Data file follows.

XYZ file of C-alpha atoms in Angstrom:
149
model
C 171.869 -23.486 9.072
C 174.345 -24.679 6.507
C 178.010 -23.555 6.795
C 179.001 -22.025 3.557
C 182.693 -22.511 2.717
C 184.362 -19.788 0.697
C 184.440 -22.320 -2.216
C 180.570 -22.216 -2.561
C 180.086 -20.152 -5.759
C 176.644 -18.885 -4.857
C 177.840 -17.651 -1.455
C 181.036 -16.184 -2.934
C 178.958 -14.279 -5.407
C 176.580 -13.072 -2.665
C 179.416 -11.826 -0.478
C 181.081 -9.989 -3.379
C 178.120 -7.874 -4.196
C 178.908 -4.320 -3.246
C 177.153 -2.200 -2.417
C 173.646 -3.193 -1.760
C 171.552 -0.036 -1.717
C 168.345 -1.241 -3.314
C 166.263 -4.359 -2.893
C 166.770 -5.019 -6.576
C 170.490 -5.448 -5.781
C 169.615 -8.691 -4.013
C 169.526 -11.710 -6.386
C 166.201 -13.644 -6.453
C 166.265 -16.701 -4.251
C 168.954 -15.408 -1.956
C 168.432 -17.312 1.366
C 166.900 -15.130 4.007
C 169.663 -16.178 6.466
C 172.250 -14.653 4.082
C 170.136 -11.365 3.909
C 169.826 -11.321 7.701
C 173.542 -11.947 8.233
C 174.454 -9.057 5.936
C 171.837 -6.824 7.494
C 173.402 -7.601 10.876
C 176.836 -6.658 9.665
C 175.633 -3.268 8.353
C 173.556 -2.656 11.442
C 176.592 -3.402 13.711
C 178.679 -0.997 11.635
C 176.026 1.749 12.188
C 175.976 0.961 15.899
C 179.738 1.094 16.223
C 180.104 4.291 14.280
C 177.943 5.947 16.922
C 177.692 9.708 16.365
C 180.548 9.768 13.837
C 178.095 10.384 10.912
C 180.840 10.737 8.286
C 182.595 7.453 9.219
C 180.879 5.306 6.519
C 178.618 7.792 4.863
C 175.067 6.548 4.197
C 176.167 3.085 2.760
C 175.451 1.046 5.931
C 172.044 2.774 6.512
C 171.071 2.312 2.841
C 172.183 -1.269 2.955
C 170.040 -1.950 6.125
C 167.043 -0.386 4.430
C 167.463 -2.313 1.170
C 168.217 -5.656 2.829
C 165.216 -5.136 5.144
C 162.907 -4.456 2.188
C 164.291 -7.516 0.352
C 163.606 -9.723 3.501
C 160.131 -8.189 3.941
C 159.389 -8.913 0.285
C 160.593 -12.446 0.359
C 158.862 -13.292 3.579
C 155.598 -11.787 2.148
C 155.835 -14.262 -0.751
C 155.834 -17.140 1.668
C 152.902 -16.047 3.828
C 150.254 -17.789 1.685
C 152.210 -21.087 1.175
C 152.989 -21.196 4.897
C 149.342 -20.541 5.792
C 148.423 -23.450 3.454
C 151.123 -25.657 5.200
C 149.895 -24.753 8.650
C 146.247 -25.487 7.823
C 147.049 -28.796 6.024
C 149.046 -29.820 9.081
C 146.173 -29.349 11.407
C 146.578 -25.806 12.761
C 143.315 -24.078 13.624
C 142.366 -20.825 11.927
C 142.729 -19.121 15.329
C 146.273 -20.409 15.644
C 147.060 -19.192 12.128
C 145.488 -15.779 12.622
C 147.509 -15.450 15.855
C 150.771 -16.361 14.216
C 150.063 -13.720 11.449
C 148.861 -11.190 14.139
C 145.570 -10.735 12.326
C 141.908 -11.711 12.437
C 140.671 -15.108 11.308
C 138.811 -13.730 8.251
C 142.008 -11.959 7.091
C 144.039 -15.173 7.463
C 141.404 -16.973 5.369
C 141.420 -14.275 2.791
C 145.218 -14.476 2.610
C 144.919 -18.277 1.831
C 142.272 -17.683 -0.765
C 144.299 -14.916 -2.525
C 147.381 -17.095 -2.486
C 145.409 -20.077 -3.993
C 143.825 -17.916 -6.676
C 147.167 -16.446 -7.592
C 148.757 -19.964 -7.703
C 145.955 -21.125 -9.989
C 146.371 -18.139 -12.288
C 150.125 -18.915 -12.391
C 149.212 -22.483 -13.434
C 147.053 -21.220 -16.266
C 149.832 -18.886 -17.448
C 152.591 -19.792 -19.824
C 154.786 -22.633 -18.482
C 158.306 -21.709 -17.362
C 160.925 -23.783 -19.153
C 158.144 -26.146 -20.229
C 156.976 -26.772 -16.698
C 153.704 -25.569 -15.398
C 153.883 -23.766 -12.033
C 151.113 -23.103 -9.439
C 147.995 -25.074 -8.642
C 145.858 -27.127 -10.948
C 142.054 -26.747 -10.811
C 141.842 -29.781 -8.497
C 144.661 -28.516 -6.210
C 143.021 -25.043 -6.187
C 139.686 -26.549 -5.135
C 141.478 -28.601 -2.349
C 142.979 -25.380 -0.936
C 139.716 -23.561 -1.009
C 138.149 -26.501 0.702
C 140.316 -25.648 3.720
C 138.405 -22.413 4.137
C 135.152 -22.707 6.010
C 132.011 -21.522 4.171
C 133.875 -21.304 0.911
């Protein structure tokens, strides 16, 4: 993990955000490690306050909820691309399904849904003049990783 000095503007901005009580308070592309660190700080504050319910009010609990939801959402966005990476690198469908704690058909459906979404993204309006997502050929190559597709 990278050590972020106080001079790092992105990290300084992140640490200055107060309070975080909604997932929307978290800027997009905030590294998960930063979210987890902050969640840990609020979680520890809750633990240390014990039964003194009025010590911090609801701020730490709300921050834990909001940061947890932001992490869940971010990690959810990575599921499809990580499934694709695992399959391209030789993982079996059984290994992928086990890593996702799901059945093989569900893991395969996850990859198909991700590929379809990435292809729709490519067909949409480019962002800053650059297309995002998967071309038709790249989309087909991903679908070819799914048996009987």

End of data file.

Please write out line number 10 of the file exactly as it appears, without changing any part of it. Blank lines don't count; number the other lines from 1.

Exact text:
C 184.440 -22.320 -2.216